Naomi R. HOER, Appellant, v. Robert SMALL, Individually, and Robert Small as Managing Partner of D.M.C. Family Partnership L.P., and D.M.C. Family Partnership, L.P., Respondents.
Naomi Hoer (hereinafter, “Hoer”) filed two motions seeking to hold Robert E. Small (hereinafter, “Small”) and D.M.C. Family Partnership, L.P. (hereinafter “Family Partnership”) in contempt for violating a charging order and seeking to have a receiver appointed. The trial court denied Hoer's motions, entering judgment in favor of Small. Hoer raises two points on appeal, claiming the trial court abused its discretion in denying both of her motions.1 We reverse and remand.
On May 21, 2001, Hoer was granted a charging order against Small to assist her in the collection of monetary damages Small owed to her. Hoer brought this suit alleging Small is in contempt of that charging order. The charging order directed that there should be a sworn answer filed with the court of all amounts distributable or payable to Small from Family Partnership. The charging order further directed that any distributions or payments to Small as a partner or owner in Family Partnership shall be paid to the clerk of the court.
“A finding of contempt for failure to obey a court order is not justified absent a clear showing that a party bound by such order willfully and contumaciously refused to obey the order.” Loebner v. Loebner, 71 S.W.3d 248, 259 (Mo.App. E.D.2002). It is within the trial court's discretion to determine whether non-compliance is punishable as contempt. Id.
To establish a prima facie case for contempt, the party alleging contempt must prove: (1) the contemnor's obligation to perform an obligation as required by a judicial decree; and (2) the contemnor failed to meet that obligation. Basham v. Williams, 239 S.W.3d 717, 726 (Mo.App. S.D.2007) and Tashma v. Nucrown, Inc., 23 S.W.3d 248, 252 (Mo.App. E.D.2000). “Once a prima facie case has been established, the alleged contemnor must then prove that their [sic ] failure to meet the required obligation was not due to their [sic ] own intentional and contumacious conduct.” Basham, 239 S.W.3d at 726.
Small states Family Partnership's sworn answer was filed by May 24, 2001, at the time of the deposition, but that it was not entered into the court file. Prior to the contempt hearing, the trial court granted Small leave to file the answer so that it could be entered into the court's file. Further, Small admits there have been no payments made to the clerk of the court because Family Partnership has not distributed any income to Small as a partner in or owner of an interest in Family Partnership as of October 24, 2007.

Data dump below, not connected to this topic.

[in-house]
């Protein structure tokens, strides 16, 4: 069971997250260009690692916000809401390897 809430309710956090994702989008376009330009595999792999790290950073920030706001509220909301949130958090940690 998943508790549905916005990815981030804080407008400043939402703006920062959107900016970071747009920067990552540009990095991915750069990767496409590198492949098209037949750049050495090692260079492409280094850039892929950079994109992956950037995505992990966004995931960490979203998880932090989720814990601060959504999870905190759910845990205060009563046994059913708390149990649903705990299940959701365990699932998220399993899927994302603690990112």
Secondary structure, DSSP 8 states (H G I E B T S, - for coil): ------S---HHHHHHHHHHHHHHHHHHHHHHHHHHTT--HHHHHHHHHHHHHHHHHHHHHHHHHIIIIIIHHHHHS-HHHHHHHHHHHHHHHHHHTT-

Hoer acknowledges the answers were filed as required by the charging order. Hoer disputes, however, Small's statements that he has not received distributions from Family Partnership. Hoer believes these answers are inaccurate based upon the May 24, 2001 deposition and Exhibit One. Hoer extensively argues the contents of Exhibit One 2 demonstrate substantial evidence supporting her motion for contempt.
Hoer sought to have Exhibit One admitted; Small objected. The trial court stated it would take the matter under advisement and subsequently rule upon the exhibit's admission. However, rather than ruling upon the admissibility of the documents, the trial court issued its judgment in favor of Small. Accordingly, Hoer had no opportunity to make an offer of proof regarding the admissibility of Exhibit One and the record before this Court is incomplete.
The cause is reversed and remanded for further proceedings.
1. Small filed a motion taken with the case to dismiss this appeal. This Court agrees with Small that Hoer's statement of facts does not comply with Rule 84.04(c). Attorneys are reminded the purpose of Rule 84.04(c) is to provide this Court with an accurate, complete, and unbiased understanding of facts in the case. Hoer v. Small, 1 S.W.3d 569, 571 (Mo.App. E.D.1999). Further, Hoer failed to follow Rule 84.06(f) and Special Rule 330(d). Hoer's opening brief is powder blue and her reply brief is grey. “We note this omission because ․ the color-coding of brief covers is an important aid to court personnel who must properly handle, file, and locate thousands of briefs a year․” In re Marriage of Weinshenker, 177 S.W.3d 859, 864 (Mo.App. E.D.2005). However, even with these deficiencies, this Court prefers to resolve issues on the merits when it is able to glean the essence of an appellant's argument. Clearly, Small was not prejudiced in that he was able to present a well crafted respondent's brief. Accordingly, the motion taken with the case to dismiss the appeal is denied.
2. Exhibit One contains Family Partnership's banking records. It is unclear to this Court whether Family Partnership is a party to the case below.
GEORGE W. DRAPER III, Judge.
ROY L. RICHTER, P.J., and LAWRENCE E. MOONEY, J., concur.